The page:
Side A – Yasgrid
There comes a time in every dance when motion ceases. There comes a time in every battle when the conflict ends. There comes a time in every lie where silence must reign or the trust must come out.
“No,” Yasgrid said. “I’m not.”
Marianne waited, listening for the metaphor Yasgrid was sure to make.
But Yasgrid had already played coy like that. She’d already confessed who she wasn’t in careful terms to suggest she was speaking poetically rather than with literal truth.
She wasn’t Nia. Somehow Marianne knew that. On some level, the former love of Nia’s life knew the woman inside Nia’s body was not the woman she’d known.
“My name is Yasgrid Kaersbaen. Nia and I experienced something neither of us can explain, but she now lives in my body and I live in hers.”
Marianna wasn’t ready for the truth to be laid out so simply. She opened her mouth to speak but closed it slowly and tilted her head. She blinked, and search Yasgrid’s expression.
“I know how that sounds,” Yasgrid continued. “And I have nothing to prove what I say. Or at least nothing that you can verify. So I’m not asking you to believe me. It’s a lot easier for everyone if I just carry on with Nia’s life and check in with her when something comes up.”
“Check in?” Marianne said and shook her head. “What did Endings do to you?”
“It wasn’t Endings,” Yasgrid said. “This happened sometime on New Year’s night. We went to sleep as usual but woke up in each other’s bodies.”
“What happened New Year’s Eve?” Marianne asked. “Were you running away from something? Did someone hurt you?”
“No,” Yasgrid said, glad that Marianne was still talking, but painfully aware of the confusion that was written across Marianne’s entire body. “Our dreams were weird, I think, but there were no warnings or precursors that either of us saw. The year changed and so did we.”
“What did Kayelle say? Or your mother?” Marianne asked, still visibly stunned.
“Kayelle doesn’t know,” Yasgrid said. “My mother doesn’t either. Nor does Nia’s mother Naosha.”
With wide eyes, Marianne stepped back to looked Yasgrid over from head to toe.
“You’re serious,” she said.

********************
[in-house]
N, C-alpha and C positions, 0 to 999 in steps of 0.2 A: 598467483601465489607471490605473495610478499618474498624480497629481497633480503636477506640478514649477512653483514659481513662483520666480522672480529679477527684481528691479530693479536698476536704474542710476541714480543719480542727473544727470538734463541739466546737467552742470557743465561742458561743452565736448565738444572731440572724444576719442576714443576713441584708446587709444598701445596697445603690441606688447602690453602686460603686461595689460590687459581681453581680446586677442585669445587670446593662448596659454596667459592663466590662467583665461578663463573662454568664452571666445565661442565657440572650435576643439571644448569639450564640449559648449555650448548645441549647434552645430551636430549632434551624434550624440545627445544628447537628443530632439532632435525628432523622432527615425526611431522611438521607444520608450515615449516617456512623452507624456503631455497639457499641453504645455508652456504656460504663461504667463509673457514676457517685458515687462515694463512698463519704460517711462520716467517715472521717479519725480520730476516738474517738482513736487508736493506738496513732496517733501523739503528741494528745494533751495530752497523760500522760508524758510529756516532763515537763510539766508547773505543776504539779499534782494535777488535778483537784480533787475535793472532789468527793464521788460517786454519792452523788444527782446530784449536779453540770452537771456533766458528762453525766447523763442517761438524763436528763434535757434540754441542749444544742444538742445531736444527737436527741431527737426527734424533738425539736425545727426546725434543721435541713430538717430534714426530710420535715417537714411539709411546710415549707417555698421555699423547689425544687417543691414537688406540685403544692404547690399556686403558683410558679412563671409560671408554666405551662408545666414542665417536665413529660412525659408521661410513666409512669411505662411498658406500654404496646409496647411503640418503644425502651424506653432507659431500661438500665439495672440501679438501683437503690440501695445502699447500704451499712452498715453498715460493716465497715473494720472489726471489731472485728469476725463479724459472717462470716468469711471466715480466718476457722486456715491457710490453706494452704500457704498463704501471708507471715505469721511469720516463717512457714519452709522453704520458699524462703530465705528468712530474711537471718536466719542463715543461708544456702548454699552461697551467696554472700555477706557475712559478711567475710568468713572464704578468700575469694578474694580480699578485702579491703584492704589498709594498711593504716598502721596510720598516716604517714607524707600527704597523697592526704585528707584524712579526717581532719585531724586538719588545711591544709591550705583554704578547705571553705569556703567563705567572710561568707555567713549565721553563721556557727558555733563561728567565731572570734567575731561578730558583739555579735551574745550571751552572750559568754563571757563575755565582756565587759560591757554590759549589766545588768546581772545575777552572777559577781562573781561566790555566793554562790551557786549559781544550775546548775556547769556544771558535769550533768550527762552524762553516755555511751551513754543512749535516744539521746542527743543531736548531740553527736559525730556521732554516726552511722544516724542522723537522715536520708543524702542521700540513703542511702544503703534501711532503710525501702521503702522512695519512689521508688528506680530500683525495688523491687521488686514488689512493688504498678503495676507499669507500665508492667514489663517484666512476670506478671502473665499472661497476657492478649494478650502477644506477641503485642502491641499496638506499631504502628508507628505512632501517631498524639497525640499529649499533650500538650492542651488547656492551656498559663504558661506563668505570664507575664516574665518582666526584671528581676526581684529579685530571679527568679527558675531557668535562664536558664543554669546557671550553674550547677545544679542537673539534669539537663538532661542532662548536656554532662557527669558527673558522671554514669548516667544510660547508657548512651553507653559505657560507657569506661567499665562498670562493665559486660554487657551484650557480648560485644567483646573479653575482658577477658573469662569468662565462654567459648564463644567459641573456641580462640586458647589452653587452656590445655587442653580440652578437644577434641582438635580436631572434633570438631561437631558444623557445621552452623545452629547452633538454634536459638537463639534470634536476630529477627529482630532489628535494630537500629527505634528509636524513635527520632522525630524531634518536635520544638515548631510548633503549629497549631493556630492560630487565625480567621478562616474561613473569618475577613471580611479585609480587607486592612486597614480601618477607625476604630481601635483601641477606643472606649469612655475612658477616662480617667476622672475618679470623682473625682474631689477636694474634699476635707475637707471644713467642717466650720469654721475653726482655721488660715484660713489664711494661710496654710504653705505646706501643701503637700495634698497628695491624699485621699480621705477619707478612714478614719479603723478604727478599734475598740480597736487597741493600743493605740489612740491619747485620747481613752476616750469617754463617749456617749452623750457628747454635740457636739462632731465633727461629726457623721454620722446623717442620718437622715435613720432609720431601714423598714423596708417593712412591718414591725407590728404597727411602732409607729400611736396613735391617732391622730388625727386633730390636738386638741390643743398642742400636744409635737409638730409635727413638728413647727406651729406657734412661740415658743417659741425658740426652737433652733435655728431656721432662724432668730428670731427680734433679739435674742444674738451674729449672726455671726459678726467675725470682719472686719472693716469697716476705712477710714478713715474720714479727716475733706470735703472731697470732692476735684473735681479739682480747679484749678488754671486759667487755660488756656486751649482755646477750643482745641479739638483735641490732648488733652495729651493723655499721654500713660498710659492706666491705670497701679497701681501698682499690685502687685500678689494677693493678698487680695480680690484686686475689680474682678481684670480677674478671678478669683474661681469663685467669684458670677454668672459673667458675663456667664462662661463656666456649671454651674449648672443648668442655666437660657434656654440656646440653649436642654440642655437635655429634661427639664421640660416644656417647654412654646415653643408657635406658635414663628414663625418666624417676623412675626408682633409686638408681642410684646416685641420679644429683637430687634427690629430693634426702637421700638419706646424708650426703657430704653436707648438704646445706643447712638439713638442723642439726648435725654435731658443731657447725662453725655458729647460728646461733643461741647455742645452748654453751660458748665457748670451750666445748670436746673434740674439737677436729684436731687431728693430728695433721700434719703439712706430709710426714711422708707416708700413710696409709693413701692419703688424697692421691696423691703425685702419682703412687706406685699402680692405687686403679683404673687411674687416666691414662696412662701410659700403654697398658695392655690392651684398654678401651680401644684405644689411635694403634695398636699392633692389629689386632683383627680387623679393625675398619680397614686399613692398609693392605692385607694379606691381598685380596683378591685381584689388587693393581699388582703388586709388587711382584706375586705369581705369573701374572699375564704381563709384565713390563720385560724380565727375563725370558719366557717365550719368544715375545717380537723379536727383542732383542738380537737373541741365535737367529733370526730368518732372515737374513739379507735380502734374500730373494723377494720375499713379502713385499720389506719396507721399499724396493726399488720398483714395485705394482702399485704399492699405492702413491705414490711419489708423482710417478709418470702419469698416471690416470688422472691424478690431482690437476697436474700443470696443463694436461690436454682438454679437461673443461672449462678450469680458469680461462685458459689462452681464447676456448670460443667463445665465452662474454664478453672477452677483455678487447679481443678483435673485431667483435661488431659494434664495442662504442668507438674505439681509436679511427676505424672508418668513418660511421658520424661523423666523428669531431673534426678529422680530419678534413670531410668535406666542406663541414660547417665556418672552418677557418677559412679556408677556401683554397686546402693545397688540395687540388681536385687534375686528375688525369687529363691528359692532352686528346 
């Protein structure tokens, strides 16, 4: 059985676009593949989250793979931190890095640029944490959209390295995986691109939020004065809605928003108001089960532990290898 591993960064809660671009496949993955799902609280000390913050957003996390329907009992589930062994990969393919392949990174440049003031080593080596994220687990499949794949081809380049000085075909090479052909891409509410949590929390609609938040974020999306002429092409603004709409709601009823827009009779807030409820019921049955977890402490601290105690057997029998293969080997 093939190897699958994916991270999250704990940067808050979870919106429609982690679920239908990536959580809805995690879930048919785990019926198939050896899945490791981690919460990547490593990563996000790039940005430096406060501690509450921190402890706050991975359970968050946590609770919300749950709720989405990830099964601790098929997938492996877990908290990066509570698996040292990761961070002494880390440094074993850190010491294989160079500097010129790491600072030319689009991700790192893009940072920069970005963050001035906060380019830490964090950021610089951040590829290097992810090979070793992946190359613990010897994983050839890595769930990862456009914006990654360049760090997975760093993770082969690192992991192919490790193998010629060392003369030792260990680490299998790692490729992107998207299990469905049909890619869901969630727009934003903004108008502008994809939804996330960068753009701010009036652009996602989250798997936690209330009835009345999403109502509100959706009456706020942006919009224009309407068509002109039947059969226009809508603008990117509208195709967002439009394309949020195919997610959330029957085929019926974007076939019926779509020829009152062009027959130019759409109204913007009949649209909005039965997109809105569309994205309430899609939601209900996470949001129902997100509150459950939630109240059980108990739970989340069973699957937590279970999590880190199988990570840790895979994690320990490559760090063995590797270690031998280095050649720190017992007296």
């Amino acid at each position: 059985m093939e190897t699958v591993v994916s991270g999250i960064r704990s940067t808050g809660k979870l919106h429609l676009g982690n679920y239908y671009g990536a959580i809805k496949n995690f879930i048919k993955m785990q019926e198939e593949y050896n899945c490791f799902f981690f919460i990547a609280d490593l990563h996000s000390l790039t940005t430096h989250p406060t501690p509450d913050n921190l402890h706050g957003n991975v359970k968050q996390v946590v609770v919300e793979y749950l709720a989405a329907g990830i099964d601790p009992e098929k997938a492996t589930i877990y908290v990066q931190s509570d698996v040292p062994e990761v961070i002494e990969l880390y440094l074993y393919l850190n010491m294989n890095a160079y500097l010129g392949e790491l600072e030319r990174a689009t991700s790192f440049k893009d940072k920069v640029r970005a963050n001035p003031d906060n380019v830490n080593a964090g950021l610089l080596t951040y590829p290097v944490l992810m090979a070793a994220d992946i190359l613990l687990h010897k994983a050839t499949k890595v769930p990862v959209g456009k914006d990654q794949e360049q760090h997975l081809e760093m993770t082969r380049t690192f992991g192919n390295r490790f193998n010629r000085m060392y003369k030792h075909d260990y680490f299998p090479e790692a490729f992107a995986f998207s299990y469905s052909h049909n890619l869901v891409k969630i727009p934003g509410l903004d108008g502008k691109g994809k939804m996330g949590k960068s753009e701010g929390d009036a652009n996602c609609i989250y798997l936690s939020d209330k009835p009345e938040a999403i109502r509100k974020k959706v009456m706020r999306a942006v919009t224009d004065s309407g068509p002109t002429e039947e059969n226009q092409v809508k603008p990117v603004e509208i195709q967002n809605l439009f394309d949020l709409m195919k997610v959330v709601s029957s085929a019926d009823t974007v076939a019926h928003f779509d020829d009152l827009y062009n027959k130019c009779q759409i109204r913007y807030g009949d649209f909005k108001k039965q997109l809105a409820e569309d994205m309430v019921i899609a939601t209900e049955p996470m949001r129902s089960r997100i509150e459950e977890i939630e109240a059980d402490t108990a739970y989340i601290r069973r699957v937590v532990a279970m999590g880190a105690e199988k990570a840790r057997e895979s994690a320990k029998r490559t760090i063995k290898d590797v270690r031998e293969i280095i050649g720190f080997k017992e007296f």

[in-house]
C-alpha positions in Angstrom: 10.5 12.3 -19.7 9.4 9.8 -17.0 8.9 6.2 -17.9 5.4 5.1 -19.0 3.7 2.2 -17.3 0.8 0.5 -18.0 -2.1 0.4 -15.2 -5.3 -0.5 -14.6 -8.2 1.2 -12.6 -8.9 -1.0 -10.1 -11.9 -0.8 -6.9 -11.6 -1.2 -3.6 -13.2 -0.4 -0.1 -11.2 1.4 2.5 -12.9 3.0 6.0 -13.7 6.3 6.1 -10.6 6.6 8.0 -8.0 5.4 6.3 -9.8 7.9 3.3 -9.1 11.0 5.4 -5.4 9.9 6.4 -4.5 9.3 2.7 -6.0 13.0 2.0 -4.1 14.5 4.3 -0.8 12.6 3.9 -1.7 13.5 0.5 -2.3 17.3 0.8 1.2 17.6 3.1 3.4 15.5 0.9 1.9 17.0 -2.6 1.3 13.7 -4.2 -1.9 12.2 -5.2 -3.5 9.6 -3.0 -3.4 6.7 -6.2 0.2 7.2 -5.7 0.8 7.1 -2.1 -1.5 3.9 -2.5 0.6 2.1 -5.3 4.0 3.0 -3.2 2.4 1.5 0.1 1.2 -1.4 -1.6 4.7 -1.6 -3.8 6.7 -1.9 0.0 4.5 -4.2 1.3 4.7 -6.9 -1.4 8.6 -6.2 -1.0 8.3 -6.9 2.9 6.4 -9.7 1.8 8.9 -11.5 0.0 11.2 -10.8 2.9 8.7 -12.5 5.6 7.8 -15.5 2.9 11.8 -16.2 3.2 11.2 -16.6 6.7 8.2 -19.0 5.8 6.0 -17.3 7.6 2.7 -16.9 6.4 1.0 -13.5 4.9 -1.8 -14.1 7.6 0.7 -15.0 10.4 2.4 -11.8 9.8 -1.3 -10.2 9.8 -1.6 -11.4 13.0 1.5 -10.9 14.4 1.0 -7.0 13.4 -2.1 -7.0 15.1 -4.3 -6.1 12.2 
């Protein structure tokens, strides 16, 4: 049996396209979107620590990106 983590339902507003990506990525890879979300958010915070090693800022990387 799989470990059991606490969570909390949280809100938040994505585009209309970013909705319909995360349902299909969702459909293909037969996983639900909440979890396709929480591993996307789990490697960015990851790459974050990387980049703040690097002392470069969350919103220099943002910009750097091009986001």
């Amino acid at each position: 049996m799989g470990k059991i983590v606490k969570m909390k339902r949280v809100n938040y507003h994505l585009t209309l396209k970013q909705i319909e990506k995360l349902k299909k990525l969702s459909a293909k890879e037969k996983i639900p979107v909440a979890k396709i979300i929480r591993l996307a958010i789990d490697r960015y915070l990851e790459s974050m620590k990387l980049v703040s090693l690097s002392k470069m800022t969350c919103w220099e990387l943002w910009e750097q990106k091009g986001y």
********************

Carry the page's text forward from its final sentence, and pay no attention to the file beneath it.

“”You seemed like you’d figured it out and that it was bothering you,” Yasgrid said. “I haven’t lied about who I am, it’s just no one asks since I look and sound like the girl they know and I can ask Nia for context on things if anything important comes up. I’m fine with that, but I don’t want to hurt people, especially not people who care about Nia.”
“So you told me? But I only half thought something was up. I didn’t…well I guess I did think something profound had changed, but I had no idea.”
“You believe me?” Yasgrid asked, surprised at how light that made her feel.
“With every word you speak it gets harder not to,” Marianne said. “How has Kayelle missed this? No, wait, I have a million questions more important than that.”
“Ask away,” Yasgrid said with a more relaxed smile than she’d worn in weeks.
Side B – Nia
Connections aren’t made by clever words or shared interests. Those can help, but what really binds people together, Nia decided, was time.
The giant plate of assorted fish in front of her had somehow largely disappeared as had more hours than Nia could account for. Neither had gone to waste though. The fish was delicious once she acclimated to the various sauces the pieces were marinated in, and the conversation with Belhelen was even more delightful than that.
They’d started with stories of Yasgrid’s past, of events and escapades the two had shared, told from Belhelen’s point of view. It had been a beautiful window into Yasgrid’s life but even more than that, Belhelen’s stories had given Nia a wonderful glimpse into who Yasgrid’s best friend had been and who she’d grown to become.
There was love there. A deep and abiding love, though not quite the kind a younger Yasgrid’s crush-filled heart had dreamed of.
Nia felt a twinge of guilt at taking away such a precious connection. It hadn’t been her choice, and there wasn’t anything to suggest she had any options for changing things back, but she had accepted Yasgrid’s life with open arms and that felt like it carried responsibilities with it.
“They’re not going to kick us out of here are they?” she asked, looking at the plate of fish which was not only empty but licked clean. She glanced outside. Was it dark already?
“Probably,” Belhelen said. “We’ve been here a little longer than usual.”
“Not long enough,” Nia said, and felt the truth of the words as she spoke them.
Spending time with Belhelen was more than a responsibility. Bel was the sort of woman Nia had never been allowed to spend time with, and it seemed someone she’d always needed. There was a different sympathy between their spirits than there’d been between Bel and Yasgrid but that was ok. Bel seemed to enjoy having Nia as an audience as much as she had Yasgrid, and if the bedrock of shared experience she’d shared with Yasgrid had washed away like silt down a river, at least Nia’s efforts to pave some new roadways between them was appreciated.
“We could head out to a tavern for some drinks?” Bel suggested. “I think I’m about done for food but there’s always room to pour a bit more liquid refreshment in.”
Nia stared at the empty plate in front of her again. If she needed to eat again in the next week she would be amazed. That said however, Bel’s idea did have some merit. And Nia had an idea for how she could improve on it.
“We could go looking for drinks,” she said. “Or we could go looking for trouble, which I notice is a common theme in the stories you’ve been telling.”
Bel flashed her a quick smile.
“That would feel like old times.” She leaned forward. “What did you have in mind?”
“Why don’t we do both?” Nia suggested “Cause I know a place where we can definitely find drinks and trouble.”
Bel’s grin turned wicked as she read the meaning in Nia’s eyes.